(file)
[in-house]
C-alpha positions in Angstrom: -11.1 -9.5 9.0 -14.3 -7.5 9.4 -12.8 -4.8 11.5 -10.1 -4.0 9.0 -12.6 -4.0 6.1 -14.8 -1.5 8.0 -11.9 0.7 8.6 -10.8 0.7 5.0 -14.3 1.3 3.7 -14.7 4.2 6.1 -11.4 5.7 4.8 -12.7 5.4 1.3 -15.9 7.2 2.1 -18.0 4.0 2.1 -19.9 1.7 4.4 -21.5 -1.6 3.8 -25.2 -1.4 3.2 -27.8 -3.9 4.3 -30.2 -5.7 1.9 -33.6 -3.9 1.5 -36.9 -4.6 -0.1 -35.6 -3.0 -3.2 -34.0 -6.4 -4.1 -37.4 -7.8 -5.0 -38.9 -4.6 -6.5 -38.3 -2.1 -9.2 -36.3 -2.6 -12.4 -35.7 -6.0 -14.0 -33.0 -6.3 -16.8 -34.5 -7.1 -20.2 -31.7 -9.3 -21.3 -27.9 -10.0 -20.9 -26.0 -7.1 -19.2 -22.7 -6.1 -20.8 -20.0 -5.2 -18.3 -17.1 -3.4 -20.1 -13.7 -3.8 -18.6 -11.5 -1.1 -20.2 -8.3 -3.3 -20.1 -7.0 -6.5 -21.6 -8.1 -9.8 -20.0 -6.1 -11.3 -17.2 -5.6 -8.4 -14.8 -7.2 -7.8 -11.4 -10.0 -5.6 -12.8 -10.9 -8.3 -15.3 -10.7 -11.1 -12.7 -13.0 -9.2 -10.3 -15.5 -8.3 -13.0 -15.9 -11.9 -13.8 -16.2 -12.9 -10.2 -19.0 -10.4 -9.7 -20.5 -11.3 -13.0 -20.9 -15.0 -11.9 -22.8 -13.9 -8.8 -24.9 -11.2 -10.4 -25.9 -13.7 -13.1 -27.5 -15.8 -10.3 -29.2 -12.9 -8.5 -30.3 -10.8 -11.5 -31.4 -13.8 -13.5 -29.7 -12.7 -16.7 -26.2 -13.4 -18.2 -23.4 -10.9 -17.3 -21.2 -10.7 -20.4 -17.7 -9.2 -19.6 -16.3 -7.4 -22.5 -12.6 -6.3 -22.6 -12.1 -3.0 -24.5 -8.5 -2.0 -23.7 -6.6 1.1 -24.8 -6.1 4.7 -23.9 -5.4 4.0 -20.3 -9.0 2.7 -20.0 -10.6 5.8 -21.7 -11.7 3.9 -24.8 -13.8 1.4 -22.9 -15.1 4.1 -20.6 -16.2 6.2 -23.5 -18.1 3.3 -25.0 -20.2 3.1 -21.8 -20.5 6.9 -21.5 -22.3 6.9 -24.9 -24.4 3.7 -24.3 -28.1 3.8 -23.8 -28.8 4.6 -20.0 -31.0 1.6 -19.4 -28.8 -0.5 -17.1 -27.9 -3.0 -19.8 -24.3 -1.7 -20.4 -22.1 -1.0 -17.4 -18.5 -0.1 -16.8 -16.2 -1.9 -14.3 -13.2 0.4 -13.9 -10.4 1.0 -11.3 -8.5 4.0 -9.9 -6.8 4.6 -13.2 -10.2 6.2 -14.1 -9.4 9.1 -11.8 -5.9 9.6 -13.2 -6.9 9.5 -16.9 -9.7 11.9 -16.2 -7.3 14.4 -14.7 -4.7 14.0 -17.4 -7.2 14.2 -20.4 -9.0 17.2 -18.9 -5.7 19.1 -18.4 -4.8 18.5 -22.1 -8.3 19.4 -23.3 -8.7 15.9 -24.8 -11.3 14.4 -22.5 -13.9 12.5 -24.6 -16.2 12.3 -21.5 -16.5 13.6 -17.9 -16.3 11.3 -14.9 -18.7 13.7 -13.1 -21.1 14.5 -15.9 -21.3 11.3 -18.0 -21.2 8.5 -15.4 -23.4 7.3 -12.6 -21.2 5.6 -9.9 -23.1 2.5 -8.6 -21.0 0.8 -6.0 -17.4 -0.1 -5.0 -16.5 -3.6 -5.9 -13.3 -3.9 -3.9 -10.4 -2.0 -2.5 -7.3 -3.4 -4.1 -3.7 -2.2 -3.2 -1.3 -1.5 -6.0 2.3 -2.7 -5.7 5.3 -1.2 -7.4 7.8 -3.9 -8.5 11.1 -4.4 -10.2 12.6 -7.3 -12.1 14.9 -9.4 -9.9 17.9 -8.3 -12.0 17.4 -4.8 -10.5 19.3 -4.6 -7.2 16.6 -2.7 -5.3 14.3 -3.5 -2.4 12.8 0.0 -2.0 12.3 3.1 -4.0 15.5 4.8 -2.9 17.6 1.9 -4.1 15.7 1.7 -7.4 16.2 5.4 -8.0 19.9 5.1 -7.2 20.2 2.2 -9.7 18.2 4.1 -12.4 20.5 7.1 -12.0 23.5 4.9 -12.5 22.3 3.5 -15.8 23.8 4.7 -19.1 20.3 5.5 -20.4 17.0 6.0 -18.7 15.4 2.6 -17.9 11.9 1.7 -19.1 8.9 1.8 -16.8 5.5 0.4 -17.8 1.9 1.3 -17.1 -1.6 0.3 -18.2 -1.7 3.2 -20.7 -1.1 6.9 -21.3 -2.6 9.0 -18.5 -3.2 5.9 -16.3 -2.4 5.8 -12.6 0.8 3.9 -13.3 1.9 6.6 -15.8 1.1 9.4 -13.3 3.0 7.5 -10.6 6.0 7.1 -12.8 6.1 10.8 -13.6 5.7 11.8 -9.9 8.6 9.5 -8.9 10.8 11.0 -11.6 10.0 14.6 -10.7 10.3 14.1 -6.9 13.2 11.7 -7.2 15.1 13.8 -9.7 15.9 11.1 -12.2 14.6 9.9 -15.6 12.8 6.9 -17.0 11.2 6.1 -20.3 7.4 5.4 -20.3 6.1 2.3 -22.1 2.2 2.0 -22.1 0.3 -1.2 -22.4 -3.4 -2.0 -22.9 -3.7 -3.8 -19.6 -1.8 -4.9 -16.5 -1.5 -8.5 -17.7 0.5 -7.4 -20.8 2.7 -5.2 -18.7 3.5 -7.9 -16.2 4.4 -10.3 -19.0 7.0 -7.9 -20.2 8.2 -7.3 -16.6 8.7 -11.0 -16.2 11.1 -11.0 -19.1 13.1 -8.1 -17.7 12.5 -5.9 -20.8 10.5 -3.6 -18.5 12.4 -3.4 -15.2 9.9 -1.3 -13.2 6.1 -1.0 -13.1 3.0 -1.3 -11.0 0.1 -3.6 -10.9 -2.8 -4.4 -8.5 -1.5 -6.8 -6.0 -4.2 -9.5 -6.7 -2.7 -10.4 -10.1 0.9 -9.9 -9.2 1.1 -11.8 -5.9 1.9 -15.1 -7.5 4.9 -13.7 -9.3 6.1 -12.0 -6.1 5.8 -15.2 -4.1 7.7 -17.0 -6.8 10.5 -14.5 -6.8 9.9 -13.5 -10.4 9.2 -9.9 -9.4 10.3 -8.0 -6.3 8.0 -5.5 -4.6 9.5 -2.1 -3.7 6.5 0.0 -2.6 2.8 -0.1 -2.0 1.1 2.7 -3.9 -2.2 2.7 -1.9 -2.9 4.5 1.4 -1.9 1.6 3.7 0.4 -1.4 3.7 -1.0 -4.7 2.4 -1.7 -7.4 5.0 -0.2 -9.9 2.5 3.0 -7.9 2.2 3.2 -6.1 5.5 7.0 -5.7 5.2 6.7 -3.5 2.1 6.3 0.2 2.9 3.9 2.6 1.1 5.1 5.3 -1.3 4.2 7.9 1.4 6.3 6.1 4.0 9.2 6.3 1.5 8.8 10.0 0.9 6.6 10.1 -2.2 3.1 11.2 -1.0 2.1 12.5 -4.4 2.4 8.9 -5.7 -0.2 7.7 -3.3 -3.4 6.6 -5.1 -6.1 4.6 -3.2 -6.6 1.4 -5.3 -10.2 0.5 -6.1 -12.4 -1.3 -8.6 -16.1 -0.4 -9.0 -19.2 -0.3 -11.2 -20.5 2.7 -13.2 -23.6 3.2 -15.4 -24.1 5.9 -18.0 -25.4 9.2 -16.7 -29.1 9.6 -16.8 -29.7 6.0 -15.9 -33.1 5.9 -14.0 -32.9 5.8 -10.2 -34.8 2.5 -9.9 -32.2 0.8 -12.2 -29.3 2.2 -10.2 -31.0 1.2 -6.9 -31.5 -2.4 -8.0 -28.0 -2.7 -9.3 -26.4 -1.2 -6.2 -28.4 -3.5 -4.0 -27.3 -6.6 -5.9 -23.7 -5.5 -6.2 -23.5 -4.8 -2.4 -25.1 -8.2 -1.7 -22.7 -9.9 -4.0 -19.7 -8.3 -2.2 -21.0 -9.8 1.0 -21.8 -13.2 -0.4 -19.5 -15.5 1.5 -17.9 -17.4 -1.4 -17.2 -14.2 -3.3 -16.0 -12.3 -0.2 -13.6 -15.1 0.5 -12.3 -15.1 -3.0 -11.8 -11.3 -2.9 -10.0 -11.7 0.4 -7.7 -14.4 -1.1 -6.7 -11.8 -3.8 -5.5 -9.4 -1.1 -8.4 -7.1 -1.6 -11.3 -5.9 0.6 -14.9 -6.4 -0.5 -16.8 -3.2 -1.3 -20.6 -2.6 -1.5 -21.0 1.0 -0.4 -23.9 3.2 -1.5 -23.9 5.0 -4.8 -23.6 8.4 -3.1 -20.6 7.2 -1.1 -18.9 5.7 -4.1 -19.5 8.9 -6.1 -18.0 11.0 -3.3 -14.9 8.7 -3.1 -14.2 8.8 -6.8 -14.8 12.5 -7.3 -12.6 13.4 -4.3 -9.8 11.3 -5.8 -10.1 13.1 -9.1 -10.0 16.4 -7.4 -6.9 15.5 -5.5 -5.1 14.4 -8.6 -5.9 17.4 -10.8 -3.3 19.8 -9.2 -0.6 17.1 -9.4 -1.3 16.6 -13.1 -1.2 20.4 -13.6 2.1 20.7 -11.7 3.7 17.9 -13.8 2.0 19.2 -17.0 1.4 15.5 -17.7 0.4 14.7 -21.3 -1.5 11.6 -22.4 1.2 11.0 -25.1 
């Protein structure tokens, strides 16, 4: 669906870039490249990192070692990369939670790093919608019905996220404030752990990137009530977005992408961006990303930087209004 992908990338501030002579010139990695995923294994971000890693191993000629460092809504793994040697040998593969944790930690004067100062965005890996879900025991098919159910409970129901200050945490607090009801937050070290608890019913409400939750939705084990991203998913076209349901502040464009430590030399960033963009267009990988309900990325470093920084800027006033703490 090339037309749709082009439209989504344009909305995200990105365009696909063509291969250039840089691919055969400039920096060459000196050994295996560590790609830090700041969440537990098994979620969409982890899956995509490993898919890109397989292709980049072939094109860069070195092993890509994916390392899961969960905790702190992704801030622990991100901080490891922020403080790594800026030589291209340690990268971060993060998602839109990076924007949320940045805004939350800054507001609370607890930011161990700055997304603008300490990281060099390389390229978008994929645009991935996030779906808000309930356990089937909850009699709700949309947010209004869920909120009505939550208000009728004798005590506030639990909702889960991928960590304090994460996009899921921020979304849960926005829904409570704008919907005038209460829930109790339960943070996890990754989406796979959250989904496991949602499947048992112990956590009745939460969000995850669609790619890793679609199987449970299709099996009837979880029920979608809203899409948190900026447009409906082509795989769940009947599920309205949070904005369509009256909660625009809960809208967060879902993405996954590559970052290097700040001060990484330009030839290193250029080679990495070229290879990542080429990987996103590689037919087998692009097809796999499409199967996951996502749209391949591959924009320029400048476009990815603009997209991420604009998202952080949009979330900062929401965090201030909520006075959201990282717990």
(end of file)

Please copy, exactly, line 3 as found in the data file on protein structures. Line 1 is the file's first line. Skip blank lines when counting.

């Protein structure tokens, strides 16, 4: 669906870039490249990192070692990369939670790093919608019905996220404030752990990137009530977005992408961006990303930087209004 992908990338501030002579010139990695995923294994971000890693191993000629460092809504793994040697040998593969944790930690004067100062965005890996879900025991098919159910409970129901200050945490607090009801937050070290608890019913409400939750939705084990991203998913076209349901502040464009430590030399960033963009267009990988309900990325470093920084800027006033703490 090339037309749709082009439209989504344009909305995200990105365009696909063509291969250039840089691919055969400039920096060459000196050994295996560590790609830090700041969440537990098994979620969409982890899956995509490993898919890109397989292709980049072939094109860069070195092993890509994916390392899961969960905790702190992704801030622990991100901080490891922020403080790594800026030589291209340690990268971060993060998602839109990076924007949320940045805004939350800054507001609370607890930011161990700055997304603008300490990281060099390389390229978008994929645009991935996030779906808000309930356990089937909850009699709700949309947010209004869920909120009505939550208000009728004798005590506030639990909702889960991928960590304090994460996009899921921020979304849960926005829904409570704008919907005038209460829930109790339960943070996890990754989406796979959250989904496991949602499947048992112990956590009745939460969000995850669609790619890793679609199987449970299709099996009837979880029920979608809203899409948190900026447009409906082509795989769940009947599920309205949070904005369509009256909660625009809960809208967060879902993405996954590559970052290097700040001060990484330009030839290193250029080679990495070229290879990542080429990987996103590689037919087998692009097809796999499409199967996951996502749209391949591959924009320029400048476009990815603009997209991420604009998202952080949009979330900062929401965090201030909520006075959201990282717990």